Don’t Let the Hantavirus Scare Ruin Your End of Summer Vacation

In Safety, Tips

It’s unfortunate that with all big news stories, there’s a lot of misinformation being spread about the hantavirus outbreak in Yosemite. Don’t let the fear of the hantavirus ruin your Labor Day weekend in Yosemite. With a little information you’re as safe in Yosemite as you are in your own home.

For instance, did you know the hantavirus isn’t just in Yosemite? Many states report cases each year including Arizona, New Mexico and Colorado, which lead the nation in reported hantavirus cases. Check out this interesting map by the CDC:

Hantavirus by States

Hantavirus isn’t just in tent cabins at Curry Village either. Since the early 1990’s campgrounds throughout the Sierra and Southwest have had signs warning of the virus. The virus is spread through mouse and rodent feces. That means it can be anywhere rodents go, and rodents GO everywhere (food lockers, between rocks, pine needles, under logs, inside your pack or tent).

Here are some tips from the National Park Service that can help you have a safe and healthy Labor Day:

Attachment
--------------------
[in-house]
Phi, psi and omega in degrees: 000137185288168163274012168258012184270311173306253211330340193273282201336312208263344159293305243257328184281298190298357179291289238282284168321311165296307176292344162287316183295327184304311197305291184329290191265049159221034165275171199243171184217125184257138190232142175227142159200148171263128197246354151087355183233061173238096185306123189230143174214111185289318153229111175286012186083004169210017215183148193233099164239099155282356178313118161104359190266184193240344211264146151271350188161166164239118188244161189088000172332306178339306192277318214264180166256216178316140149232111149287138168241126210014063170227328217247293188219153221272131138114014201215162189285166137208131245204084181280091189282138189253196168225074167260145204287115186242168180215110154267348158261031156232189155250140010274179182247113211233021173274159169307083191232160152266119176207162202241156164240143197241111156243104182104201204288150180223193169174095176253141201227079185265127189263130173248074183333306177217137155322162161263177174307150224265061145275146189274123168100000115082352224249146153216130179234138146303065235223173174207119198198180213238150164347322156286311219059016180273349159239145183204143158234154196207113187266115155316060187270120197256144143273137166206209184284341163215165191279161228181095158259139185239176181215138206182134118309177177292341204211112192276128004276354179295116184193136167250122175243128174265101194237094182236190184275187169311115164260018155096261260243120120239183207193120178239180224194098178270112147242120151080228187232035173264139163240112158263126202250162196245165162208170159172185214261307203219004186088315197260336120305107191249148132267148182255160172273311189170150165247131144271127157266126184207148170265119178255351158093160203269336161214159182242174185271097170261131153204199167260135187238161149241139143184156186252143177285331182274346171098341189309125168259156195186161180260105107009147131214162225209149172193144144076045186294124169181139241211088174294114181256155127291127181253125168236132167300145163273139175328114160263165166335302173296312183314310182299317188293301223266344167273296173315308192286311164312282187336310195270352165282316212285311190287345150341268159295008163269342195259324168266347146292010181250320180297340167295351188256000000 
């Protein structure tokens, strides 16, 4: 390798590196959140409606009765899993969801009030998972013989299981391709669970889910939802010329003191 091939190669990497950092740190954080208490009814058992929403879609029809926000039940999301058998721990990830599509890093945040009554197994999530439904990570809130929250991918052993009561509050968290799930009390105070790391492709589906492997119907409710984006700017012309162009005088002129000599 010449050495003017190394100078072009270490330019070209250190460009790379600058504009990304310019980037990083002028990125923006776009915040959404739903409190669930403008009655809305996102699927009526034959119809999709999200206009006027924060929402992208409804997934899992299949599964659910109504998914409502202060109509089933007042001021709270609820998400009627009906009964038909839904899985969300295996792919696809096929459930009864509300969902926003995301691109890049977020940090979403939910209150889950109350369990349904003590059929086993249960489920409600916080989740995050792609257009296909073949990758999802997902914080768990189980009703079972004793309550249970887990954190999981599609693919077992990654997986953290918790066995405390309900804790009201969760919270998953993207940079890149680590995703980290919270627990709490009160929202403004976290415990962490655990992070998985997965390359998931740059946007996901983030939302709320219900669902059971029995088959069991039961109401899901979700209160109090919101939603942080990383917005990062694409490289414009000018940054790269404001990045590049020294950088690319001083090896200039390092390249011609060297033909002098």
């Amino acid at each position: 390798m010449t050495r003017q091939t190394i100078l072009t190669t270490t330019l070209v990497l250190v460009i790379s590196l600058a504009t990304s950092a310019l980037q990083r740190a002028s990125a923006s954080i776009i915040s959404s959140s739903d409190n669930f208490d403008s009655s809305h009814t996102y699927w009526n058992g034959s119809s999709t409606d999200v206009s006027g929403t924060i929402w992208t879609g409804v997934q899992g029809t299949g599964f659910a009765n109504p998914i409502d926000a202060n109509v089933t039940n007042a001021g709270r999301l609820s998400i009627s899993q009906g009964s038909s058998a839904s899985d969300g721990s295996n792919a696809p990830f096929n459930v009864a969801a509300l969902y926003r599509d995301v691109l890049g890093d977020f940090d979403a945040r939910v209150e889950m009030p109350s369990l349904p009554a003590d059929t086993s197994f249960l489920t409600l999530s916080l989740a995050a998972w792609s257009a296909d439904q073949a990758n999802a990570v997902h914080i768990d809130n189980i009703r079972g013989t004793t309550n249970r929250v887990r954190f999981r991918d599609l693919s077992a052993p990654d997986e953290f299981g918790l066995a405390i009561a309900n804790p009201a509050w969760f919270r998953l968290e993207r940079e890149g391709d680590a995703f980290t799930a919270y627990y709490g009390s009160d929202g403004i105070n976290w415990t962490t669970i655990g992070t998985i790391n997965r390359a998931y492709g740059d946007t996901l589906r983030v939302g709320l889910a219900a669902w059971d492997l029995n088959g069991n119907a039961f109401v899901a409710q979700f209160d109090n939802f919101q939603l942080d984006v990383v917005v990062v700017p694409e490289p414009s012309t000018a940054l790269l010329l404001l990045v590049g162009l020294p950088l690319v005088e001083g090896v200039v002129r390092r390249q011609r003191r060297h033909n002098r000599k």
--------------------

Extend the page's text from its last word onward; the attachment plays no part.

• Be mindful where you place your gear and food. Always look for rodent activity (feces, burrows) first.
  • Avoid coming into contact with rodents and rodent burrows or disturbing dens (such as pack rat nests).
  • Do not use cabins or other enclosed shelters that are rodent infested until they have been appropriately cleaned and disinfected.
  • Do not pitch tents or place sleeping bags in areas in proximity to rodent feces or burrows or near possible rodent shelters (e.g., garbage dumps or woodpiles).
  • If possible, do not sleep on the floor or bare ground. Use a cot with the sleeping surface at least 12 inches above the ground or floor. Use tents with floors.
  • Keep food in rodent-proof containers.
  • Promptly discard all garbage and trash in covered trash containers.
  • Use only bottled water or water that has been disinfected by filtration, boiling, chlorination, or iodination for drinking, cooking, washing dishes, and brushing teeth.
  • Clean up spilled food and dispose of properly. Do not leave pet food in feeding dishes.

The NPS has brought in additional health and safety personel to clean-up and deal with the outbreak in the park but your best safeguard is the knowledge you carry in your head. Always use your common sense.

If you’re interested you can find out more information about the Hantavirus by visiting the CDC page at http://www.cdc.gov/hantavirus/surveillance/state-of-exposure.html.

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